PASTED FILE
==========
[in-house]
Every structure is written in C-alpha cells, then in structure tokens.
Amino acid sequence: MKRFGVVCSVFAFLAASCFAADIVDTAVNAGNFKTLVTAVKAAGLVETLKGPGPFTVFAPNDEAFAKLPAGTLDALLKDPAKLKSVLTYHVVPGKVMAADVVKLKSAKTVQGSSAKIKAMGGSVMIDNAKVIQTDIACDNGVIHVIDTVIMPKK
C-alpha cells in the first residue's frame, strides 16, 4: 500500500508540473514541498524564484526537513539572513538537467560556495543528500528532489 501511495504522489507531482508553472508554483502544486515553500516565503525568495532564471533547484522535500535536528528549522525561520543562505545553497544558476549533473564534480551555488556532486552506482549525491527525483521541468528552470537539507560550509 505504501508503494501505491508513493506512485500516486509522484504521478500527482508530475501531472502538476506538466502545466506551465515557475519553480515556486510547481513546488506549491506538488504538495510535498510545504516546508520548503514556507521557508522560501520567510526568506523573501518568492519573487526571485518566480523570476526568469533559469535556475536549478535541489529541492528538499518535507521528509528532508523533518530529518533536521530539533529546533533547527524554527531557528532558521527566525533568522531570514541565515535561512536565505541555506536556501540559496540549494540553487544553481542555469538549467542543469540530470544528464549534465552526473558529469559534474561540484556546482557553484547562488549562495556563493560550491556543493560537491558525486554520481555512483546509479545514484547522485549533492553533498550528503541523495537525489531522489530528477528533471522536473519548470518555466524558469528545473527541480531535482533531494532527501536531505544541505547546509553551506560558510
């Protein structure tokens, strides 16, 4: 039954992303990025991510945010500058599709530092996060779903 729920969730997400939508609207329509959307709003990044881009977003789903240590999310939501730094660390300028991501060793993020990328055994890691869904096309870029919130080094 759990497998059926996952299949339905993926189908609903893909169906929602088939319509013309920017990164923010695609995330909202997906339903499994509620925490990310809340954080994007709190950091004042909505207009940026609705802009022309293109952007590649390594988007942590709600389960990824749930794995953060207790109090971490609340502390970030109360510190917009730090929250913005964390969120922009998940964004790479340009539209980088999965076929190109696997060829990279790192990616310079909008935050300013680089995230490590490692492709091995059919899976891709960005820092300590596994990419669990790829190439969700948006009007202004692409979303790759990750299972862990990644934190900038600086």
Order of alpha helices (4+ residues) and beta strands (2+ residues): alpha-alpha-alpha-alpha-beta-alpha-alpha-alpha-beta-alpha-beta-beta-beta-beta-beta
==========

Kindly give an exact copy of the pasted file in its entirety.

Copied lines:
[in-house]
Every structure is written in C-alpha cells, then in structure tokens.
Amino acid sequence: MKRFGVVCSVFAFLAASCFAADIVDTAVNAGNFKTLVTAVKAAGLVETLKGPGPFTVFAPNDEAFAKLPAGTLDALLKDPAKLKSVLTYHVVPGKVMAADVVKLKSAKTVQGSSAKIKAMGGSVMIDNAKVIQTDIACDNGVIHVIDTVIMPKK
C-alpha cells in the first residue's frame, strides 16, 4: 500500500508540473514541498524564484526537513539572513538537467560556495543528500528532489 501511495504522489507531482508553472508554483502544486515553500516565503525568495532564471533547484522535500535536528528549522525561520543562505545553497544558476549533473564534480551555488556532486552506482549525491527525483521541468528552470537539507560550509 505504501508503494501505491508513493506512485500516486509522484504521478500527482508530475501531472502538476506538466502545466506551465515557475519553480515556486510547481513546488506549491506538488504538495510535498510545504516546508520548503514556507521557508522560501520567510526568506523573501518568492519573487526571485518566480523570476526568469533559469535556475536549478535541489529541492528538499518535507521528509528532508523533518530529518533536521530539533529546533533547527524554527531557528532558521527566525533568522531570514541565515535561512536565505541555506536556501540559496540549494540553487544553481542555469538549467542543469540530470544528464549534465552526473558529469559534474561540484556546482557553484547562488549562495556563493560550491556543493560537491558525486554520481555512483546509479545514484547522485549533492553533498550528503541523495537525489531522489530528477528533471522536473519548470518555466524558469528545473527541480531535482533531494532527501536531505544541505547546509553551506560558510
């Protein structure tokens, strides 16, 4: 039954992303990025991510945010500058599709530092996060779903 729920969730997400939508609207329509959307709003990044881009977003789903240590999310939501730094660390300028991501060793993020990328055994890691869904096309870029919130080094 759990497998059926996952299949339905993926189908609903893909169906929602088939319509013309920017990164923010695609995330909202997906339903499994509620925490990310809340954080994007709190950091004042909505207009940026609705802009022309293109952007590649390594988007942590709600389960990824749930794995953060207790109090971490609340502390970030109360510190917009730090929250913005964390969120922009998940964004790479340009539209980088999965076929190109696997060829990279790192990616310079909008935050300013680089995230490590490692492709091995059919899976891709960005820092300590596994990419669990790829190439969700948006009007202004692409979303790759990750299972862990990644934190900038600086």
Order of alpha helices (4+ residues) and beta strands (2+ residues): alpha-alpha-alpha-alpha-beta-alpha-alpha-alpha-beta-alpha-beta-beta-beta-beta-beta